New York

Working at The Mill (VFX House) has been an interesting experience over the years. When I first joined the team, I was tasked with introducing DevOps practices within the development team, and later rose through the ranks in the Engineering team to look after significant parts of the global infrastructure. While I do enjoy the work, and the people I work with, the tech has often felt a little backwards, as more emphasis was put on traditional IT approaches and systems, than Cloud or automation technology.

That doesn’t make it a bad place to be, it just meant a harder challenge sometimes to introduce the right technology such as getting us started using containerisation.

One thing that has never changed, was the shear amount of work left to do. Several times over the years, I’ve tried to put together a full todo/task list, using tools like Trello, Jira, Email, Notepads and the like. The lists always grew to be excessively long, that I knew I’d never get to half the things on the list and while the experience is often cathartic, they’ve never lasted through the daily change in priorities, this weeks’ latest fire.

For the first time however, a fire grew so large, that it was decided, we were going to fly in senior engineers from around the globe, to the New York office, to do a spot of re-networking to hit a deadline.

Despite the stress, and long days (at one point I passed out on a couch in the office for a few hours, after working for a silly amount of hours straight), the experience was great. I got to see how one of our international offices worked, meet people I worked with in person (some I’d only heard their voice), and break down some barriers.

At the end of my stay, I took a few days off work as holiday before flying back to London, to get out and explore the city. I can see why people compare it to London, it does have a lot of the same feel, and much more metropolitan than my experience of Florida.

I hope to get the chance to explore a little more, and it would be great to visit our LA office, and see what goes on there. There was something very ‘Mill’ that the NY and London offices share, but also a unique cultural feel that represents the city they live in.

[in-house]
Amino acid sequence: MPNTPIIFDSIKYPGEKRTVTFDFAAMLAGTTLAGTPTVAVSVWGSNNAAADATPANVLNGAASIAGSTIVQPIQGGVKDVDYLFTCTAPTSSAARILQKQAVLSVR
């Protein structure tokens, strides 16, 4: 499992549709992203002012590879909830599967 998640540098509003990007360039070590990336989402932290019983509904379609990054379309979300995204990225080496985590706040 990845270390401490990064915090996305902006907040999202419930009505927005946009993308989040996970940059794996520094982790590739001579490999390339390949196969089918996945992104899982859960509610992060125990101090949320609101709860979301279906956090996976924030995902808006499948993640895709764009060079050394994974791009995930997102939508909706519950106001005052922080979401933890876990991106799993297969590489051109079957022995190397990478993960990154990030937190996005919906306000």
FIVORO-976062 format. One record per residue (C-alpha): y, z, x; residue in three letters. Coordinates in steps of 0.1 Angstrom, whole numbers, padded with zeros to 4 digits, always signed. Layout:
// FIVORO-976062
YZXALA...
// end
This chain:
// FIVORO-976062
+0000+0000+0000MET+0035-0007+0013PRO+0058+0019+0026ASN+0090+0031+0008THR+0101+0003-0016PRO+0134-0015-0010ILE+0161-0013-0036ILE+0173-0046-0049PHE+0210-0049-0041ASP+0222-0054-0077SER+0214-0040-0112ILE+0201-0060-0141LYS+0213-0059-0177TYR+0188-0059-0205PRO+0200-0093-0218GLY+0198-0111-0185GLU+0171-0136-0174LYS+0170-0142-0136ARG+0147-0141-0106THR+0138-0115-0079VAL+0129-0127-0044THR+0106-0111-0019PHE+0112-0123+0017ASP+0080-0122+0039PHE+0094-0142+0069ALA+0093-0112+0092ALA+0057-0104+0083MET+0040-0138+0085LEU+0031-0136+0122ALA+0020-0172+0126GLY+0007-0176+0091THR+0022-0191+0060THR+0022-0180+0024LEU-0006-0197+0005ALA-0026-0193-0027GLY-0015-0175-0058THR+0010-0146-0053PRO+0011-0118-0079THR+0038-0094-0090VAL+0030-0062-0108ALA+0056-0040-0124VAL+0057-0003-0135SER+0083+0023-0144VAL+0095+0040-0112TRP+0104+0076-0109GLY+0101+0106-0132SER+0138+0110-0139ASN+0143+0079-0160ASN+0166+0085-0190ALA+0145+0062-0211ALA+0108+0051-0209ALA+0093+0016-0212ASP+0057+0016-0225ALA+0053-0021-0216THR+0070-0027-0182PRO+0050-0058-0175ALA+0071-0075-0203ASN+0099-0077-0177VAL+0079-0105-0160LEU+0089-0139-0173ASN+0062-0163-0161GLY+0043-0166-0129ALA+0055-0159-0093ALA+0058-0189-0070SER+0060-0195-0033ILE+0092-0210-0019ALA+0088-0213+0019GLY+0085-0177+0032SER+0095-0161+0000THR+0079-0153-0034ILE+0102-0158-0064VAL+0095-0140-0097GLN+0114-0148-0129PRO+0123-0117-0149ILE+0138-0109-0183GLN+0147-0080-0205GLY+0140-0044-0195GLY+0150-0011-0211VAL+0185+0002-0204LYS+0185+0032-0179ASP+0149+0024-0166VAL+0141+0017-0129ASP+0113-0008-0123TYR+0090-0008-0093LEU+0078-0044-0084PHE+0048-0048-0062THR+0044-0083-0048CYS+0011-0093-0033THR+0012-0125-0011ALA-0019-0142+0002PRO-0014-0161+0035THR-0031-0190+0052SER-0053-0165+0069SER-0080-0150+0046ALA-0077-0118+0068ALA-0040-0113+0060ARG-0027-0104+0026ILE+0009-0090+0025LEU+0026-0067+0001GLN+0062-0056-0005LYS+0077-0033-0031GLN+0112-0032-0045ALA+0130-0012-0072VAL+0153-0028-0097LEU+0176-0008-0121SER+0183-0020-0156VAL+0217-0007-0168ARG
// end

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Apparently Barcelona is a popular place for container based conferences.

Since starting this blog, technology has changed and evolved. The first posts on here, talked about MySpace, Digg, Google/IG, and homework, which is somewhat jarring, in that it’s not awfully different (Facebook, Reddit, Google’s Discover Feed, and work), but also a different world.

These days after spending years learning about cloud technologies, devops practices, and linux init systems, the current technology everyone is chasing is either IoT, or containers (sometimes both).

I’m shortly heading off to Barcelona for the second time in 6 months, this time for KubeCon + CloudNativeCon. I recently attended DockerCon, and after the experience I gained there, it just made sense to jump at the chance to do something similar again.

While I can say I prefer the experience of being behind the scenes, running around trying to solve problems, like I did at Insomnia Gaming festivals, or the Minecons, attending such big events as a attending professional is worth the visit.

I’ve talked before about the experience attending meetups, and trading war stories, but the experience of being at a full conference, surrounded by peers for a few days, is something I hope every IT professional can get the chance to do.